• JP Magazine
  • Dirt Sports + Off-Road
  • 4-Wheel & Off-Road
  • Four Wheeler

Black Rock Desert Nevada 4x4 Adventure - Westward Ho!

Posted in Events on May 1, 2008 Comment (0)
Share this
Before this road was cut through Fly Canyon, pioneers had to lower their wagons and livestock down to the bottom on the canyon with a rope. At times, it would take a full day to travel only a few hundred yards.

Geologists, ornithologists, biologists, and historians are drawn to the Black Rock Desert like moths to a flame. All were represented behind the wheels of their Toyota vehicles when we recently joined the Battle Born Cruisers on a weekend trip to explore this remote corner of northern Nevada. We met in the small town of Gerlach on a sunny Saturday morning. Half of the group had camped at Smoke Creek the previous night, while the other half arrived in the morning from Reno and Sacramento. Once making introductions and topping off our fuel tanks, the adventure began.

We headed north from Gerlach to the sound of Mormon crickets crunching between our tires and the pavement. Soon, however, the convoy was off the pavement and parked on the famous playa. Sixty thousand years ago, this area was the bottom of Lake Lahontan. Now, the playa plays host to the infamous Burning Man Festival at the end of summer and also attracts adrenaline junkies seeking to set land speed records. By September, the playa is dry and hard, but during our visit in May, the condition of the ground was less certain. You do not want to hit any soft, wet patches when traveling across the playa at a high rate of speed. The soil turns to grease, and there is nothing solid to winch to for miles in any direction. Throwing caution to the wind, we decided to embark north across the playa. Well, perhaps we exercised some caution, as we left ample space between ourselves and our fearless leader, Jack Peeler-if there was mud to be found, we would let Jack find it.

The high walls of High Rock Canyon stand in stark contrast to the flat-as-a-board playa we had just left. The water and safety offered by the canyon make it a haven for wildlife.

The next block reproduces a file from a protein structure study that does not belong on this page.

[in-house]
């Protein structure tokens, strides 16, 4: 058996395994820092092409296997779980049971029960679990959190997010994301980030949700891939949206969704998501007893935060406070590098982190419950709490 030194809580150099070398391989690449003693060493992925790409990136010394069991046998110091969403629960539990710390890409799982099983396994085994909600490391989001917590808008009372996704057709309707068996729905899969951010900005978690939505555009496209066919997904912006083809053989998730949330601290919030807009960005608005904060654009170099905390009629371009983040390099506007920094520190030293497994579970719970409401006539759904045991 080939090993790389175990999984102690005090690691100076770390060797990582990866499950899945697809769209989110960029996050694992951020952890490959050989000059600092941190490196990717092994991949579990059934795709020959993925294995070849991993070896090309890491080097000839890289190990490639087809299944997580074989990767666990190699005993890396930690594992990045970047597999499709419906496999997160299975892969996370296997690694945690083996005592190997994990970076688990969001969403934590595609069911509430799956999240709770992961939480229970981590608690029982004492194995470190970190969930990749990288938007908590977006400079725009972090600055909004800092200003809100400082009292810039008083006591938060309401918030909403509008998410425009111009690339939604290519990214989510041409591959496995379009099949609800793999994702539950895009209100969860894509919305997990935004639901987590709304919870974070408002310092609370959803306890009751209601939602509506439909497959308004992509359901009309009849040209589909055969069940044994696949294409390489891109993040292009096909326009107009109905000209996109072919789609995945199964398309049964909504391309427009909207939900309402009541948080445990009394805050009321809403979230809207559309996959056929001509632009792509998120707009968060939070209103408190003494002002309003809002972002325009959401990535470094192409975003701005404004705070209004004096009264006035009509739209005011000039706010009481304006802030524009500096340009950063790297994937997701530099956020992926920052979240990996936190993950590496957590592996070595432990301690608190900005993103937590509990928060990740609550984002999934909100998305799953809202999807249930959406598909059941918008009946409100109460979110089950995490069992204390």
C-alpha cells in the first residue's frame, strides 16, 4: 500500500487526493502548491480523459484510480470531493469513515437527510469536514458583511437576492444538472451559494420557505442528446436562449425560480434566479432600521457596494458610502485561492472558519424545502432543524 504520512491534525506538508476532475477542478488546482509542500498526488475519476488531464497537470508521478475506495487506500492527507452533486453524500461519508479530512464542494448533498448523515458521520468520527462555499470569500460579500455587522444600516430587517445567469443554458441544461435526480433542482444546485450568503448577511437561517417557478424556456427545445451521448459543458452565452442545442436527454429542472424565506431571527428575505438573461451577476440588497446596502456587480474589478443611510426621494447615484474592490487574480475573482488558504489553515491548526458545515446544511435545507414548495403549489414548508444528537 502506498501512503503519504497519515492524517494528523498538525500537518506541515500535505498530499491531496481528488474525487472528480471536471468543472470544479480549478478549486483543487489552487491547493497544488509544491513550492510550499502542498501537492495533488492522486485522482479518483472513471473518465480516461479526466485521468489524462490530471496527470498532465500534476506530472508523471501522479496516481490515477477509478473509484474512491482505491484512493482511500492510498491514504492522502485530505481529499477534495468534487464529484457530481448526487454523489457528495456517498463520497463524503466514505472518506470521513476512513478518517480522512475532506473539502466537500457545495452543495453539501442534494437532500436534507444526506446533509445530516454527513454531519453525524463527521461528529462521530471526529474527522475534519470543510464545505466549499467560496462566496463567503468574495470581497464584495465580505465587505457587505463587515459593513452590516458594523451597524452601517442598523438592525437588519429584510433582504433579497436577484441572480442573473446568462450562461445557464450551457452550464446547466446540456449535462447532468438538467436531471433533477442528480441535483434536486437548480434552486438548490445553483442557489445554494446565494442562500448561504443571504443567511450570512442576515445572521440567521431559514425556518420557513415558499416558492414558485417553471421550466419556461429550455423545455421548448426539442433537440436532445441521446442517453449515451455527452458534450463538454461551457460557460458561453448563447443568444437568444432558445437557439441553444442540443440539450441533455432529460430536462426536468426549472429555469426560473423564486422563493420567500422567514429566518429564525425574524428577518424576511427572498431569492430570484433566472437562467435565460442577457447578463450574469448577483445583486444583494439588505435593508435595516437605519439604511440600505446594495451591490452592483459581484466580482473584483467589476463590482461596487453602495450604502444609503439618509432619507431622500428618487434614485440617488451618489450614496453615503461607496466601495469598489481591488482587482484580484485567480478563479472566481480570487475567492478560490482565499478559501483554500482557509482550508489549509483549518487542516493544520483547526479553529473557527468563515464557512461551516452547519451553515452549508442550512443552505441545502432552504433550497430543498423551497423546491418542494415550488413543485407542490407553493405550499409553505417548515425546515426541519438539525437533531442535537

Fortunately, everyone made it across the playa without incident. We arrived at the far end of the playa, at the famous "black rock" and Black Rock Springs. The contrast between the black basalt of the mountains and the white silt of the lakebed is striking. This formation was a visual marker used by settlers traveling through the area. At Black Rock Springs we encountered the first of many markers and guest books installed by Trails West, marking the path of the Lassen-Applegate Trail. Trails West is a nonprofit volunteer organization dedicated to locating emigrant trails from southern Idaho to northern California and marking these locations with informative signs. Also present was a covered wagon, complete with wheels and bows, lying in a suspended state of decay in the dry desert climate.

Continuing on, we traveled across rutted two-track toward Double Hot Springs. A number of hot springs are located in alluvium along the west side of the Black Rock Range. The springs are along a major range-boundary fault that allows heat from the mantle to rise closer than normal to the earth's surface. Double Hot Springs is so hot, in fact, that pioneers purportedly cooked meat in the spring. The spring is now fenced off, and numerous signs warn of its dangers. Downstream, however, convection cools the water at a rapid pace. Taking advantage of this, enterprising desert rats installed a galvanized "hot tub" years ago and plumbed water from the spring in to the tub. We yearned to stay and soak under the stars, but unfortunately our schedule did not allow this to happen.